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From issue: Trafficking and Transnational Crime (Spring 2010)

Fresh Look Reviews

Fresh, unique perspectives on recent books from across the hemisphere originally published in English, Spanish and Portuguese.

 

In this issue:

La revolución horizontal: El poder de la comunicación en manos de la gente by Gonzalo Alonso and Alberto Arébalos

Marco Enríquez-Ominami

New information technologies are constantly redefining the ways in which politicians and businesses are interacting with consumers and voters. The result is a changing paradigm in the fundamental order of societies—a fact welcomed by many but greeted with apprehension by others.

La revolución horizontal: El poder de la comunicación en manos de la gente (The Horizontal Revolution: The Power of Communication in the Hands of the People) is perhaps the most refreshing book to come out of Latin America recently that examines the evolution of communication and the Internet. As a politician who has used social media to wage a dark-horse political campaign, I can attest that the young authors accurately portray how technology—including Twitter, Facebook, and similar social networking—has reshaped the way in which candidates reach out to their base and bring others into their political circle.

The authors add a real-life, practical dimension to the book that is often missing from such larger macro studies. Alberto Arébalos is the director of communications and public affairs of Google in Latin America, and Gonzalo Alonso is the vice president of operations at Globant and was previously Google’s general director for Latin America.

The authors approach complicated subjects with philosophical reflections on how people perceive and communicate their options, tastes and consumption. They describe the evolution of certain instruments or tools in different industries, such as music or literature, but more specifically they deal with the new type of human formed by these new tools. Technology has distorted the perception of being; today, peoples’ sense of the here and now can be played out repeatedly and simultaneously online. Although this book is limited to the phenomenon of new technologies, it also raises questions about fundamental philosophical tenets, both about the nature of man and the organization of society and the economy.

The authors prove with theoretical and empirical evidence that information technology is sparking a “horizontal revolution.” In doing so, they also subscribe to a principle that is long overdue for a debate with traditional liberal thinkers. As Adam Smith said, freedom and self-interest produce order, not chaos. But what happens—as discussed in La revolución horizontal—when people want different things at different times? Or, with the Internet, when everyone wants the same thing at the same time? This raises fundamental questions of social order and the nature of human interaction.

Some argue that the term “all” cannot include everyone. They consider poverty to be a structural problem and believe it is senseless to seek precise answers to these questions. I believe this feeling perpetuates the status quo and turns a blind eye to the poor who merely sit and watch as the country grows and leaves them empty handed.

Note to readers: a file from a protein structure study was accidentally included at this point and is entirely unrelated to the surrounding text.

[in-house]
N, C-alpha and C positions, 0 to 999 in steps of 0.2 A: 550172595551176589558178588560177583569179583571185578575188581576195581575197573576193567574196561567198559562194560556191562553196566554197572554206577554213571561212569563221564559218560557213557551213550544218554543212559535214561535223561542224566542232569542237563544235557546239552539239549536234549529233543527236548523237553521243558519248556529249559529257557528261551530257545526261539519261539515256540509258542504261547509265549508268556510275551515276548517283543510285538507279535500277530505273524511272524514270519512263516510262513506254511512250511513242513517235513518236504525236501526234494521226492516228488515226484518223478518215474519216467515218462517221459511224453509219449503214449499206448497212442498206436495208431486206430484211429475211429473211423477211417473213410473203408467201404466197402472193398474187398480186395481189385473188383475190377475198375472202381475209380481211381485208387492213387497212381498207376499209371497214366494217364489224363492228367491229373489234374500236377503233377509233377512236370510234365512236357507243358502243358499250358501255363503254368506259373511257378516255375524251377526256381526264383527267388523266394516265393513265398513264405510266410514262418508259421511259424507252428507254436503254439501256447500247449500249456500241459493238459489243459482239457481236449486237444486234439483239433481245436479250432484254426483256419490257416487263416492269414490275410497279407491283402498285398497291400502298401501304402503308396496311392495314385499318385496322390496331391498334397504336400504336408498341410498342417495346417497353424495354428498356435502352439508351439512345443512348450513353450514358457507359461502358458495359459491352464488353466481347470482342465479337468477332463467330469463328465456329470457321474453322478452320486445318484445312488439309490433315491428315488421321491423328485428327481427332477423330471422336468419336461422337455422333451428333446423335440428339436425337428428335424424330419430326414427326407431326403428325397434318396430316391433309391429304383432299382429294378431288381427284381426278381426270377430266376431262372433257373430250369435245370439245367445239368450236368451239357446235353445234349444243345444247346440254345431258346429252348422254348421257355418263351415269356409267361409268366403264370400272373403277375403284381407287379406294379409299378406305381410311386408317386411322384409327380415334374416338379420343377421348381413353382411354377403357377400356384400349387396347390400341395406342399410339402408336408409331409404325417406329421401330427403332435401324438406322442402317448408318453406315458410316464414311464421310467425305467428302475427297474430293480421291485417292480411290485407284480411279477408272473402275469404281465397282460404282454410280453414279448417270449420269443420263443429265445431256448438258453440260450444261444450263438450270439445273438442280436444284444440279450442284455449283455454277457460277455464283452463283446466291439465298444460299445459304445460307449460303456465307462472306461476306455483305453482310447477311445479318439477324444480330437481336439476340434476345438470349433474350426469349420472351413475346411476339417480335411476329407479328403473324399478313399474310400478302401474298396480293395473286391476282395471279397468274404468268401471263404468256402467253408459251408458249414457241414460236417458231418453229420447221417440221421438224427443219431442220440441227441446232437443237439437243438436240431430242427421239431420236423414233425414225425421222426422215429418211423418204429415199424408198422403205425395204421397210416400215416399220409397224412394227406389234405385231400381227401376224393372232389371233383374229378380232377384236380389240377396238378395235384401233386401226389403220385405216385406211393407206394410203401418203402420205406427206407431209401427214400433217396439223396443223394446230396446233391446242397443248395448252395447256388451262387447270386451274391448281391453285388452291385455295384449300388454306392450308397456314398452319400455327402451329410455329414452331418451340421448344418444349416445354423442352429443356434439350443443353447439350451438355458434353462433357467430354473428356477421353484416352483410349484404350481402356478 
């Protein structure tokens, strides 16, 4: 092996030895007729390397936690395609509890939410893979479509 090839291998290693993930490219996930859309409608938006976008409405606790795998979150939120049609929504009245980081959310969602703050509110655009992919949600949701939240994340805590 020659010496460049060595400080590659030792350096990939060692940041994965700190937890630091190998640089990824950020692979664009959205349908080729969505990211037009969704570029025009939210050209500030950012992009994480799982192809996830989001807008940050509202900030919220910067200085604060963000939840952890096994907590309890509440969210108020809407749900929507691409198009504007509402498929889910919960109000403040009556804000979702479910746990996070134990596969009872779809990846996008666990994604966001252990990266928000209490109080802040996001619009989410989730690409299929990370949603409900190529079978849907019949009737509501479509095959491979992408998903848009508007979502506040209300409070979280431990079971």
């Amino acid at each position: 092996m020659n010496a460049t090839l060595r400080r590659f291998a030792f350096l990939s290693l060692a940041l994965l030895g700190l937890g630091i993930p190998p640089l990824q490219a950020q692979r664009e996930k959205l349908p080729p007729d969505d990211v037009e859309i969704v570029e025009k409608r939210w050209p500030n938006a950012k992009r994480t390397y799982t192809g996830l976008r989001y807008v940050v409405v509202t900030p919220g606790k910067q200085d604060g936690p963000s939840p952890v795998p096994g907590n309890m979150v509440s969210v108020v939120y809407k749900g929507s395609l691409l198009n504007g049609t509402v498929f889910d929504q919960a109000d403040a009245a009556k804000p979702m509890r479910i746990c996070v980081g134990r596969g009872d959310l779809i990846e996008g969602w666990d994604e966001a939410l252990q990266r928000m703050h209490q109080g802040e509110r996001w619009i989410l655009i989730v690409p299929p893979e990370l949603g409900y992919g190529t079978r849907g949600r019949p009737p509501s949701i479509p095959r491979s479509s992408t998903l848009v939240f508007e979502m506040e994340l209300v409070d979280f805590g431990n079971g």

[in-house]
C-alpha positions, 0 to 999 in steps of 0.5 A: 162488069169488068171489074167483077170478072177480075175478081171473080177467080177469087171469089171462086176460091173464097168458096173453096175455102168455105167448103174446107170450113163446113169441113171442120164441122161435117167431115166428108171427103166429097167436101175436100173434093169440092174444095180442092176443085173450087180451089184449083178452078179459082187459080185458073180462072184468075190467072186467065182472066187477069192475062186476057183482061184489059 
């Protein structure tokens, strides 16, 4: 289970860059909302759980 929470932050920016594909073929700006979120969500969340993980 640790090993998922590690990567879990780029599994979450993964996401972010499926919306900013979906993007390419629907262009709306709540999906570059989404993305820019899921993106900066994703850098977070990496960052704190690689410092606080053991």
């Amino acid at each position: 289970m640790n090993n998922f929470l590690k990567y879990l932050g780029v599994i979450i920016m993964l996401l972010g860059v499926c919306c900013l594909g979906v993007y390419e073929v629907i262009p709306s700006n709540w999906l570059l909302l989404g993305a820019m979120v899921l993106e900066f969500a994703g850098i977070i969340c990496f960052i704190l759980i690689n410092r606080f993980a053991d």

Without getting bogged down in a formal analysis, the book picks up on this idea in an original way and encourages the reader to think about whether these premises are correct. It also describes the Internet as a vehicle that allows something new to take place: simultaneous and repeated communication without limits. This gives freedom a new meaning, independent of free will.

This freedom can also mean that the reputation of a person or good can change instantaneously. For example, one compelling chapter examines how Twitter now means that the box office success of a multimillion dollar movie can be determined even before an audience leaves the theater on opening night.

The Internet is a network, not a way of life. And these young authors accurately observe that new technology has now become essential to a normal life today. But the book also questions how technology has changed our way of connecting with each other. La revolución horizontal, while offering great insight into contemporary philosophy, sociology and class politics, also holds out the hope of improving policymaking.

The only shortcoming of this book is its failure to explore how the Internet´s “horizontal revolution” has managed to exclude an important sector of the population: senior citizens. It would be interesting to explore how new technology can play a role in connecting the older generation with the rest of the information technology community. For instance, digital TV offers the elderly an interactive tool for which they only need a remote control instead of a mouse.

As the authors note, today’s information technologies “for the first time will leave more power in the hands of people.” It will certainly dictate how people interact for the foreseeable future. To understand how this has happened, and its meaning, I recommend that experts and novices alike read this book.


El insomnio de Bolívar: Cuatro consideraciones intempestivas sobre América Latina en el siglo XXI by Jorge Volpi

Andrés Mejía Vergnaud

Panama Canal Zone, 2050. After years of growing tensions, the armies of the Southern Alliance (a confederation of all South American nations) and the North American Union (formed by Mexico, Canada and the U.S.) clash in what comes to be known as the Seven-Day War. Hostilities cease when the Southern Alliance president is removed from office by a coup. Renewed contacts between the two blocs lead to gradual integration. In 2110, the climax comes with the promulgation of the Constitution of the United States of the Americas—a Pan-Continental federal country.